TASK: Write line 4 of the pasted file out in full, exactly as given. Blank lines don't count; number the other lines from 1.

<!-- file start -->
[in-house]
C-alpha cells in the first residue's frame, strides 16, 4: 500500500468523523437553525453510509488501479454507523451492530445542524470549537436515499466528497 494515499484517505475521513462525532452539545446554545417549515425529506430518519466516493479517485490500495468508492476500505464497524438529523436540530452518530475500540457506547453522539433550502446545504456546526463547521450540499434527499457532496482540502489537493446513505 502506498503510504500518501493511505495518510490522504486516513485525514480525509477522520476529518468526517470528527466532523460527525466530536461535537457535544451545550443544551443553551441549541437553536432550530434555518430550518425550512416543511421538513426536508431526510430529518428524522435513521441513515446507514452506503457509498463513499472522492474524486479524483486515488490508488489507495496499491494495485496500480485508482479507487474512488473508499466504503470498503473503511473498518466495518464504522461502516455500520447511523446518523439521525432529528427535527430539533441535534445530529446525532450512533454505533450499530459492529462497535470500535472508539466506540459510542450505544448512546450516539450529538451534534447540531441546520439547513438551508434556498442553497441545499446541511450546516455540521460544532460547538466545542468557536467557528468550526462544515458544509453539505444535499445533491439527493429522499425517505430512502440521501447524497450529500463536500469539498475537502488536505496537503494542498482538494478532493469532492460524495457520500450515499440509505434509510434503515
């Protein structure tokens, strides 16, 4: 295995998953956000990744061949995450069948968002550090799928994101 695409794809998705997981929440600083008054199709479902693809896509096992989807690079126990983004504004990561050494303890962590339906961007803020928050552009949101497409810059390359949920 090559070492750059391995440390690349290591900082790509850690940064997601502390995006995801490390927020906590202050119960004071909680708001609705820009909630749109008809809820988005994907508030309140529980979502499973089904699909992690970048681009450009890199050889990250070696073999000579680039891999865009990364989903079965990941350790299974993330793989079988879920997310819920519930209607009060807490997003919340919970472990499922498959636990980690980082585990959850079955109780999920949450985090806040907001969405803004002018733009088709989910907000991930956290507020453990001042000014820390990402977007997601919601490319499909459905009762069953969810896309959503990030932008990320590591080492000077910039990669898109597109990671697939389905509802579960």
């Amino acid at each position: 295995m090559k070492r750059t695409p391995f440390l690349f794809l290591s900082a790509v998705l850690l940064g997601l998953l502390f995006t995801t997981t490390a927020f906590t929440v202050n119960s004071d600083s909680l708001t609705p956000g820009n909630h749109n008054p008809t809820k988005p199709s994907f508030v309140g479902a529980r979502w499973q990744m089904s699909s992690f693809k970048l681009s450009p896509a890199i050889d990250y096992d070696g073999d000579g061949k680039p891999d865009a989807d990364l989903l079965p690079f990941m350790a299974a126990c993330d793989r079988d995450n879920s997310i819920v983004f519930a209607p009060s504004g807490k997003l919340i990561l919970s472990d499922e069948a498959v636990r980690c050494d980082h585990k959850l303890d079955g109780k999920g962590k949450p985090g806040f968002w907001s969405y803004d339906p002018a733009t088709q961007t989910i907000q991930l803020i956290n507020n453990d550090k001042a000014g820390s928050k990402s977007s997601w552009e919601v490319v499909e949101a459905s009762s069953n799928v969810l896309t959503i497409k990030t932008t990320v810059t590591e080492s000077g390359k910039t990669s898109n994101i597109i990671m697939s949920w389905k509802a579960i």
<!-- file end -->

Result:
């Amino acid at each position: 295995m090559k070492r750059t695409p391995f440390l690349f794809l290591s900082a790509v998705l850690l940064g997601l998953l502390f995006t995801t997981t490390a927020f906590t929440v202050n119960s004071d600083s909680l708001t609705p956000g820009n909630h749109n008054p008809t809820k988005p199709s994907f508030v309140g479902a529980r979502w499973q990744m089904s699909s992690f693809k970048l681009s450009p896509a890199i050889d990250y096992d070696g073999d000579g061949k680039p891999d865009a989807d990364l989903l079965p690079f990941m350790a299974a126990c993330d793989r079988d995450n879920s997310i819920v983004f519930a209607p009060s504004g807490k997003l919340i990561l919970s472990d499922e069948a498959v636990r980690c050494d980082h585990k959850l303890d079955g109780k999920g962590k949450p985090g806040f968002w907001s969405y803004d339906p002018a733009t088709q961007t989910i907000q991930l803020i956290n507020n453990d550090k001042a000014g820390s928050k990402s977007s997601w552009e919601v490319v499909e949101a459905s009762s069953n799928v969810l896309t959503i497409k990030t932008t990320v810059t590591e080492s000077g390359k910039t990669s898109n994101i597109i990671m697939s949920w389905k509802a579960i």